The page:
Lakota schools’ financial forecast wary of tax law proposals, end of COVID funds

The school district has operated in the black for several years, but projects a deficit for the 2024-25 year as expenditures increase

The coming years for Lakota Schools should see stable local tax revenue but only if proposed state changes in property tax laws don’t impact the current formula.

Lakota, like all other Ohio schools, will see the end of federal COVID pandemic relief funding at the end of this month. Families will see an increase in the coming school year in student fees, school officials said.

That’s according to a recent report from the top financial officer of Butler County’s largest school system, who recently presented his state-mandated, semi-annual five-year financial forecast to the Lakota Board of Education.

Lakota Treasurer Adam Zink told board members the possibility of state changes in local property tax collections may impact the district’s financial projections.

Zink cautioned there is a state property tax reform committee that is reviewing how property taxes are being billed, including a possible cap on how much taxes could grow.

“If that was to happen, for all of us (who) are residents of the district, that would be wonderful news,” he said. “However, for the district, if there was a cap on real estate growth, then that could have a negative implication for future forecasts.”

Credit: Nick Graham

Credit: Nick Graham

Zink also told the board there have been state-level discussions “about the reduction of the 20-mill floor.”

Per the Ohio constitution, the 20-mill floor is the lowest effective rate a district’s tax levies may be reduced to, which limits the impact on property tax bills when taxpayers’ property value increases. In this five-year forecast, the 20-mill floor does not apply to Lakota. The district currently collects 23.29 mills of property taxes from residential and agricultural property (also known as Class I), and over 30 mills of tax on commercial, or Class II, property for the schools’ general fund.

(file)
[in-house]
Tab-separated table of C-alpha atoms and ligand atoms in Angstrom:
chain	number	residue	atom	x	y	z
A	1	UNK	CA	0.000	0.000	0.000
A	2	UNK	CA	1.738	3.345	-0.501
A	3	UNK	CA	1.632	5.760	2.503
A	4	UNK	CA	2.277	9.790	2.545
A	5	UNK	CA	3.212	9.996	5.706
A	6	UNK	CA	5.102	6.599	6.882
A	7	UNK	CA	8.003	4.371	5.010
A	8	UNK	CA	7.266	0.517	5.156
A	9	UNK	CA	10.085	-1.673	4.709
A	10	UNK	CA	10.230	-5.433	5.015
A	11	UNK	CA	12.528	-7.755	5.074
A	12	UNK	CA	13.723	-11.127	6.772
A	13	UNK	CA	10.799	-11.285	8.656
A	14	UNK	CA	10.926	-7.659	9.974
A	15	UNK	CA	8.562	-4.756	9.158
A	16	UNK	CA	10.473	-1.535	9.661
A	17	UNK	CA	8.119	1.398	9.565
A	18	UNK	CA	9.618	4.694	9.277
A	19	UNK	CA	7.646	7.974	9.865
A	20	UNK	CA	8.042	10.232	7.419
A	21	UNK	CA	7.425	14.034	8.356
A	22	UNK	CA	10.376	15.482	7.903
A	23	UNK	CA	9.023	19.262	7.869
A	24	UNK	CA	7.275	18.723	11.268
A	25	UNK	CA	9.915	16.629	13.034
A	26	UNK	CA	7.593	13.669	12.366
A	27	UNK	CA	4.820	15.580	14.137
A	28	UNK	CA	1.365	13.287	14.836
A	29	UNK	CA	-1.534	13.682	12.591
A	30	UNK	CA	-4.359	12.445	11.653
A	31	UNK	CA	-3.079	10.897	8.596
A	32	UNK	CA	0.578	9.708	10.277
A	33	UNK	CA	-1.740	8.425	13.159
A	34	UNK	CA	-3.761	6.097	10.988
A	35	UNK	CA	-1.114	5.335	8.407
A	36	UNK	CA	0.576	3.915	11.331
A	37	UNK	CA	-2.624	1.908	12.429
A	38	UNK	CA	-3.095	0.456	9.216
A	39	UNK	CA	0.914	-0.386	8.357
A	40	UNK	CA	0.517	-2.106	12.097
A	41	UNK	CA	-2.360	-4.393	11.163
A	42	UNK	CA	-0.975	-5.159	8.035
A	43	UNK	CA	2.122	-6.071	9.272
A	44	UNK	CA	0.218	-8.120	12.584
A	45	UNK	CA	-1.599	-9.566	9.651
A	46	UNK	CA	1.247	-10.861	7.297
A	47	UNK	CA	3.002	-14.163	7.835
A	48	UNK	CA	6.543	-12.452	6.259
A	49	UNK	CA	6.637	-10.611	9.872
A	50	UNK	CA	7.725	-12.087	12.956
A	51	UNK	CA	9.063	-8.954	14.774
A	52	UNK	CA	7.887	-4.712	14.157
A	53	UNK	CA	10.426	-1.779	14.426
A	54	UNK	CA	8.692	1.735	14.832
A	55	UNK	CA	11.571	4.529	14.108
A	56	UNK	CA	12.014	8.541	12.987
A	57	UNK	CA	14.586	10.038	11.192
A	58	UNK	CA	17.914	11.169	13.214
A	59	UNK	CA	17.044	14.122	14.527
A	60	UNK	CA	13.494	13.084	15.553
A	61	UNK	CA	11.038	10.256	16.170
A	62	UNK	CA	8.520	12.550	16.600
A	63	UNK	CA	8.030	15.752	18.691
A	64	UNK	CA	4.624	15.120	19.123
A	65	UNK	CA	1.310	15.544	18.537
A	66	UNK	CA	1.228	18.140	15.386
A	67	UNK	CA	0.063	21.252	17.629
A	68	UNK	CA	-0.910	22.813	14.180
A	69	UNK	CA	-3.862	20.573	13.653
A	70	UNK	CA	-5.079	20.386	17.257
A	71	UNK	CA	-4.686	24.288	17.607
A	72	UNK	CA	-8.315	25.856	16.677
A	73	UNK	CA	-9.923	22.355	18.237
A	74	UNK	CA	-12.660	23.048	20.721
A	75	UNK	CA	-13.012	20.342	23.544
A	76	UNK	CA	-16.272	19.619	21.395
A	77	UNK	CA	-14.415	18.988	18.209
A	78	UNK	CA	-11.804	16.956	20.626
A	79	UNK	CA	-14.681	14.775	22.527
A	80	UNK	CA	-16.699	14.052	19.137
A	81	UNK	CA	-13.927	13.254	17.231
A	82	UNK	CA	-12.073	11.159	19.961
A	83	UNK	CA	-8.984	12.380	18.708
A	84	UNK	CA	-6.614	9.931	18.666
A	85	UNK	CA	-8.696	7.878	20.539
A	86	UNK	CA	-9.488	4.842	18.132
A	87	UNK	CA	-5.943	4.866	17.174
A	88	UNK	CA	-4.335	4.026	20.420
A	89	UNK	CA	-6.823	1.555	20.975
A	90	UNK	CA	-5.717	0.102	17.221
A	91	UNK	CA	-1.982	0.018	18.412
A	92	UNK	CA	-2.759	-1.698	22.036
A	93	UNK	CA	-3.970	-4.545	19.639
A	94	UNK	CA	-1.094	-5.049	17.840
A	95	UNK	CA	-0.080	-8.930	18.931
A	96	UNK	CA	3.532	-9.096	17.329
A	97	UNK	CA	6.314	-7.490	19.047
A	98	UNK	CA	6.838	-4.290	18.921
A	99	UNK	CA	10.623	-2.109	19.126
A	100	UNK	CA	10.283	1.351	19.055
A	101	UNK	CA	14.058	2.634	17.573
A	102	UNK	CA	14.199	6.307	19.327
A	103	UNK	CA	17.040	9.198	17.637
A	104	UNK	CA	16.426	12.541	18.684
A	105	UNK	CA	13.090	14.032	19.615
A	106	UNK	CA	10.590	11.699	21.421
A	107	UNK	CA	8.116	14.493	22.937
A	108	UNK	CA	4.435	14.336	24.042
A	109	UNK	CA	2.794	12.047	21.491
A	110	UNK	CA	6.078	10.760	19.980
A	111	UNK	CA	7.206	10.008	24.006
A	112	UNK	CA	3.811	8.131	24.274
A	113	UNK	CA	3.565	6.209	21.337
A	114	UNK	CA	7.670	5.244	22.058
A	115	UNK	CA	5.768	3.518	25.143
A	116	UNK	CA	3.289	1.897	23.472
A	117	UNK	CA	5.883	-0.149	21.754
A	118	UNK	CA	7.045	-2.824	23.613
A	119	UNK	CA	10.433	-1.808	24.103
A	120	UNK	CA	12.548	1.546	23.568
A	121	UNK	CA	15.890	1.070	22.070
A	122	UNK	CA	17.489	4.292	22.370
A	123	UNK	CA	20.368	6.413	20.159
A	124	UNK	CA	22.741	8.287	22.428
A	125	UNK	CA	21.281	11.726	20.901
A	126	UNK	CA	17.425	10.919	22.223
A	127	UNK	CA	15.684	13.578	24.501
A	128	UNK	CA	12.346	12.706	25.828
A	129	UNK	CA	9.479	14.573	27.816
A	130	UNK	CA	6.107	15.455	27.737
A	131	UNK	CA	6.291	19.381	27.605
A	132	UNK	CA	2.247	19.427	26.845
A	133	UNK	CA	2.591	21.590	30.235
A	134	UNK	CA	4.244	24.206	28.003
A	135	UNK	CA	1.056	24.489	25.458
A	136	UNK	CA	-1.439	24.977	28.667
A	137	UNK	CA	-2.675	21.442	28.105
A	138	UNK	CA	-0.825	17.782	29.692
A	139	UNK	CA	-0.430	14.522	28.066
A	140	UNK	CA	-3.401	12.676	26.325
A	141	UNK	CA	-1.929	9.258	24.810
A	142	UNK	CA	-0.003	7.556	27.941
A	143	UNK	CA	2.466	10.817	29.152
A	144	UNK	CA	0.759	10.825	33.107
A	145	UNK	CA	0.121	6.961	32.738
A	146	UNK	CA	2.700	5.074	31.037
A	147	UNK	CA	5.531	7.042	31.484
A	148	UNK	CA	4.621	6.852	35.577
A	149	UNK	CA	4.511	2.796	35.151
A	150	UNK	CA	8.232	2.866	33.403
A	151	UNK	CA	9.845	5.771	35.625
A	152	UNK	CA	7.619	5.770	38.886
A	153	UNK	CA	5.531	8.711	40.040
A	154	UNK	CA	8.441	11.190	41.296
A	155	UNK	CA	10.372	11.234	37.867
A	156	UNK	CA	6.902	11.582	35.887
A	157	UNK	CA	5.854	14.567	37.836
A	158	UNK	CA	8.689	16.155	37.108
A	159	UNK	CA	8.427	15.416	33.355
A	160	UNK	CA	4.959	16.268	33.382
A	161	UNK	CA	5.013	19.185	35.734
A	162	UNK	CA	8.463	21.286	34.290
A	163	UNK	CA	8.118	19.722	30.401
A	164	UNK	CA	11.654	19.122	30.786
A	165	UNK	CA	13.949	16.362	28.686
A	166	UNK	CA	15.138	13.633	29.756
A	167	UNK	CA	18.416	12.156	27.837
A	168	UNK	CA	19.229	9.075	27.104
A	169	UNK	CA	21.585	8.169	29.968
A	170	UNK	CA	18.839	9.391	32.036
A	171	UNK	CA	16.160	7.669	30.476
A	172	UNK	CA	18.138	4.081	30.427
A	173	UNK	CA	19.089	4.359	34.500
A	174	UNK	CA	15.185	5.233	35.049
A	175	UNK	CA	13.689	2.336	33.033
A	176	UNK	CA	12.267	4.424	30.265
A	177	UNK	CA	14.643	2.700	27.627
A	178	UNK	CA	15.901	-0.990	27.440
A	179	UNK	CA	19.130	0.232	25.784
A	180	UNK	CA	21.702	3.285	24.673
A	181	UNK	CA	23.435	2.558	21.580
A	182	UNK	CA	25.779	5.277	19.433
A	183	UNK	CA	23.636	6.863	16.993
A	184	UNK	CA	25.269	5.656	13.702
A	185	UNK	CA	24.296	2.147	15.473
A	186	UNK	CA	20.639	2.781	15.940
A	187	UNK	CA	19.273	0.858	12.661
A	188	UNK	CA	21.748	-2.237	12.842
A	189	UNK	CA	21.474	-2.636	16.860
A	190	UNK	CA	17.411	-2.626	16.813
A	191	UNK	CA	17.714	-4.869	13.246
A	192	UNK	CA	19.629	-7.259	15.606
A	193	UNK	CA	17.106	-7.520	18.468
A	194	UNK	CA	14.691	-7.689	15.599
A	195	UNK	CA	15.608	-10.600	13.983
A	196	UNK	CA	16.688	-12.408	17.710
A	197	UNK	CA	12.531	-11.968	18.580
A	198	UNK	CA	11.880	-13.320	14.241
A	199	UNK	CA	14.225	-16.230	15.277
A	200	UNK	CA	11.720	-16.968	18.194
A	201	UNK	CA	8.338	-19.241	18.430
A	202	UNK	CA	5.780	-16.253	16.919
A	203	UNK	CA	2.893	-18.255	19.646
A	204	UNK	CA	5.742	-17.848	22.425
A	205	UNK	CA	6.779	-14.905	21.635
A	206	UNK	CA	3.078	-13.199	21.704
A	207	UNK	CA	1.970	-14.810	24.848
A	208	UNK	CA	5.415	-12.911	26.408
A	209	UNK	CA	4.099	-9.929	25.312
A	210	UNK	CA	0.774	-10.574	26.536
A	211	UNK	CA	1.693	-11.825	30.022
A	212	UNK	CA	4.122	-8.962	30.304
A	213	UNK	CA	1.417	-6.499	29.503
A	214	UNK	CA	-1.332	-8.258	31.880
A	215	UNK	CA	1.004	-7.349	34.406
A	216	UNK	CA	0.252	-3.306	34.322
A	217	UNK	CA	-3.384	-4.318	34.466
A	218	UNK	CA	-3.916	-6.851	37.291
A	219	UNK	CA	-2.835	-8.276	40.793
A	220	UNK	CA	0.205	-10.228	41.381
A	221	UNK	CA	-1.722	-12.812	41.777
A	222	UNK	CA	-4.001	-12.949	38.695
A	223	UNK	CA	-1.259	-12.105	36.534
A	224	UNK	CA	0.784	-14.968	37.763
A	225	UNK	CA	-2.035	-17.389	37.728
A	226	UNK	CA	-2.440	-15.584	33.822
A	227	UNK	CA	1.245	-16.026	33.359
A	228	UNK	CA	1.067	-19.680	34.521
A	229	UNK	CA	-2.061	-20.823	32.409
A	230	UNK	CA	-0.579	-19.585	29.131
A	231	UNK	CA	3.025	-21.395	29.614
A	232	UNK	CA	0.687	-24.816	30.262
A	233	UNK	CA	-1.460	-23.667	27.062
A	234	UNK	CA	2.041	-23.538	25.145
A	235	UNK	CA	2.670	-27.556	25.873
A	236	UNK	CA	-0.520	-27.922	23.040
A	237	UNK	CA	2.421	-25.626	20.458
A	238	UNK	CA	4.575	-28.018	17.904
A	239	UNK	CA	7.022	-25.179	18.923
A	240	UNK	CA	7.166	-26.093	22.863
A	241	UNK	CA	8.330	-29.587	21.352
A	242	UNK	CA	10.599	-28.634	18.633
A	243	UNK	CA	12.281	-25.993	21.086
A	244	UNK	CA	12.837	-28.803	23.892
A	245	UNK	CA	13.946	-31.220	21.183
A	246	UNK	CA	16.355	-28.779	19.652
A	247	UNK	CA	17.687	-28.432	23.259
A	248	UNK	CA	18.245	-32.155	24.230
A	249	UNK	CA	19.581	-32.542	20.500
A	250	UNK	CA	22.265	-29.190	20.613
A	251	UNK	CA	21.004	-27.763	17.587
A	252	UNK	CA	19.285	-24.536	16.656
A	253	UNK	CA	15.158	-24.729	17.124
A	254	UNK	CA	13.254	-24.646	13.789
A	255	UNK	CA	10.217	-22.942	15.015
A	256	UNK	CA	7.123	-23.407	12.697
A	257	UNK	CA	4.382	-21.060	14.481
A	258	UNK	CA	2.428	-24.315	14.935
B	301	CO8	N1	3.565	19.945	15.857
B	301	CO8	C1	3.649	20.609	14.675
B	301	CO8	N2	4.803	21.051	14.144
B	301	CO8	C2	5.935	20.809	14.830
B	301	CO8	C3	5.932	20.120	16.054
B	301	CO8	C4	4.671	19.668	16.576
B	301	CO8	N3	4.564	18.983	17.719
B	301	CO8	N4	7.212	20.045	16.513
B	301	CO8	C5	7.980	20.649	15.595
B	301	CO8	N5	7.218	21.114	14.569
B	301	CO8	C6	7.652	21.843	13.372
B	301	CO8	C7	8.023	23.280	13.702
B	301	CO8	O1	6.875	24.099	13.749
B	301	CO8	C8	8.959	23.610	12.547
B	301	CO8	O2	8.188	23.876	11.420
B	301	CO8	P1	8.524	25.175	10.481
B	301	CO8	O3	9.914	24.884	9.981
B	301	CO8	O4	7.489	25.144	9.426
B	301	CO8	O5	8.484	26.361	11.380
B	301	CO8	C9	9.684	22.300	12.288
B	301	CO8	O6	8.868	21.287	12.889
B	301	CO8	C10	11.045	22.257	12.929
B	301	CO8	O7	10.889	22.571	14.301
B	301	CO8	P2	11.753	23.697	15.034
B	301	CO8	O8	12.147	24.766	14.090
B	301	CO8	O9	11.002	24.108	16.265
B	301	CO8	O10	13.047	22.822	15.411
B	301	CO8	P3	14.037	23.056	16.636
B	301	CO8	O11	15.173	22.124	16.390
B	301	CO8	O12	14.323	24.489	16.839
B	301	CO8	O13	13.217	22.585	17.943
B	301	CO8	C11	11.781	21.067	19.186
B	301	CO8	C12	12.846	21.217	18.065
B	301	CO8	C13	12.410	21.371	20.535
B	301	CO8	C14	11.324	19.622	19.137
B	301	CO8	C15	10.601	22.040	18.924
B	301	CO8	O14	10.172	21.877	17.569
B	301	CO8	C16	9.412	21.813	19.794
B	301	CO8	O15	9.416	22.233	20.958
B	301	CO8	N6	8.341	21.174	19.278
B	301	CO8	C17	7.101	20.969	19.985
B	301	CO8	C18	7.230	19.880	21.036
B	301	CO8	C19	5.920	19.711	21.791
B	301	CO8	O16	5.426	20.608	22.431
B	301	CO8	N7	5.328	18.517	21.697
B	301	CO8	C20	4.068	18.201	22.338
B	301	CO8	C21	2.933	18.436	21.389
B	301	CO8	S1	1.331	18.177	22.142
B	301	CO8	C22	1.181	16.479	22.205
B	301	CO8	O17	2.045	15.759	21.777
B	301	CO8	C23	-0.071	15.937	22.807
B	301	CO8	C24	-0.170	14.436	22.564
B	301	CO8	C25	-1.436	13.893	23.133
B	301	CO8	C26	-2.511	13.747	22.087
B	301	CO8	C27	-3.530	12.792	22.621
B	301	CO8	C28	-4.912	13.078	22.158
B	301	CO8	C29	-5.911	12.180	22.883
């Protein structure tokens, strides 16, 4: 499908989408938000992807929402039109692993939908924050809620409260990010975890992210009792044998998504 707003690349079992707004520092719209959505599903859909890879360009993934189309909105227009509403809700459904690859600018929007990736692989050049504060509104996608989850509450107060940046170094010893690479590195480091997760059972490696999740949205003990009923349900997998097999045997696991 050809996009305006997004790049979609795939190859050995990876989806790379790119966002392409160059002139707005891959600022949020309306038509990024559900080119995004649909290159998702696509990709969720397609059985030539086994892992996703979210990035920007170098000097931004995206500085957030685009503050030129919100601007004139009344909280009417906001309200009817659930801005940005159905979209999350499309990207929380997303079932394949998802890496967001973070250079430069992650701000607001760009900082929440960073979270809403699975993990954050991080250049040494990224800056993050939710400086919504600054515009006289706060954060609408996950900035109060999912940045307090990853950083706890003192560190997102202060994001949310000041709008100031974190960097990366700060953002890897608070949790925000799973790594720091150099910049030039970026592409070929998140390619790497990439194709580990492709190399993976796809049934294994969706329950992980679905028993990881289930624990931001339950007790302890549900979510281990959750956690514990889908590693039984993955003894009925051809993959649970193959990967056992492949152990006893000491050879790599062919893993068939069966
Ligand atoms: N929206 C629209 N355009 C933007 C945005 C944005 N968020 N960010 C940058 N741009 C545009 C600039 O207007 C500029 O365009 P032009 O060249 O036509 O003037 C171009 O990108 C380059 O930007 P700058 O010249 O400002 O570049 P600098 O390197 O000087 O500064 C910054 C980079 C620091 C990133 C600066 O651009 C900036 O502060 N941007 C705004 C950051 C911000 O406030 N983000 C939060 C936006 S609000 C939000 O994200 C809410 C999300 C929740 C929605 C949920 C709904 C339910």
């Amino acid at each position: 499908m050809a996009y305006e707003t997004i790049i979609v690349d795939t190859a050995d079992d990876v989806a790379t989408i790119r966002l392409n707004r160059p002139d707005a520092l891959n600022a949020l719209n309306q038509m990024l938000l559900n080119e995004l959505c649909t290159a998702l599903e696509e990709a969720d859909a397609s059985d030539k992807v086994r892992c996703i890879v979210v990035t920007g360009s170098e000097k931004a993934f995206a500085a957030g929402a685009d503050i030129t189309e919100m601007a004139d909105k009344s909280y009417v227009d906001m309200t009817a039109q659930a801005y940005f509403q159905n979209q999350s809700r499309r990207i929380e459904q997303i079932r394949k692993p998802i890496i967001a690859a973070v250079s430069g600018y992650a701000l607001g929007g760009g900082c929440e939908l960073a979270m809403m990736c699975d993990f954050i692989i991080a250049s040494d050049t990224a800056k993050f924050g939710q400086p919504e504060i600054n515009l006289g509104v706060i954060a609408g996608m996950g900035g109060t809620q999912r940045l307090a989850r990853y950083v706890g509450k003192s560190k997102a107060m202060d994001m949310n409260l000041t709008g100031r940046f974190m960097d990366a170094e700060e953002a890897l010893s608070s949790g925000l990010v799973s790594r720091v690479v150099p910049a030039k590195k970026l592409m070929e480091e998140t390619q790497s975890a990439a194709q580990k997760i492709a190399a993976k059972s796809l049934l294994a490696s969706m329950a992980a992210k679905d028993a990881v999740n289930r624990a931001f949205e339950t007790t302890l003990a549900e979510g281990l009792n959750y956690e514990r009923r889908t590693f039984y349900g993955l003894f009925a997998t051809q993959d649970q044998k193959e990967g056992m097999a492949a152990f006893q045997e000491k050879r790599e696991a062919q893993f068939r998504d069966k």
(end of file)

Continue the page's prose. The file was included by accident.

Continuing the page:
The five-year school district financial projections — required by the state each May and November — can be problematic due to the unknown nature of funding that will be determined by future state two-year operating budgets.

According to Lakota’s report on Zink’s board presentation, in the most recent triennial property valuation in tax year 2023, Lakota’s effective millage, or the tax millage amount the district can collect, decreased about seven mills.

The decrease is due to Ohio school funding law, which ensures districts cannot collect more local tax revenue due to inflationary or other increases in property values.

For most voted tax levies, when property values increase, the millage rate Lakota collects decreases, to keep the dollar amount collected the same. But the millage rate cannot go below the state minimum of 20 mills.

Zink said Lakota’s Class I total effective millage rate for tax year 2023 has dropped below what it was in 2012, going from 38.69 mills to 26.51 mills in tax year 2023, which residents pay in 2024.

“This is a result of our growing community and not going back (to taxpayers) for additional operating dollars.”

The last time Lakota asked the community for a new operating levy was in 2013.

Lakota’s five-year forecast shows that the school district has kept expenses lower than revenues each of the past few years, but that margin has been shrinking. After being $2.01 million in the black in 2021-22, they project to finish the 2023-24 school year $193,000 in the black.

The district’s forecast projects a significant increase in expenditures next year (rising from $203.2 million to $217.8 million), and says the district will operate about $5.6 million in the red in 2024-25. Lakota’s cash balance can absorb that deficit — as of this summer, the district said it would have $116.1 million in the bank.

In Ohio, public school districts operate on a fiscal year basis from July 1 to June 30. As of June 30, the last of the federal ESSER funds (Elementary and Secondary School Emergency Relief) will end. ESSER funding to local districts began in fiscal year 2020-2021.

Lakota officials reported the last remaining ESSER funds were utilized in this fiscal year.

“This was one-time funding that we will not receive going forward. Lakota used this funding throughout the COVID-19 pandemic, including $2.6 million to pay for student fees to give relief to families in our community.”

“Now that the funds have been fully utilized, student fees will be brought back for the coming school year.”

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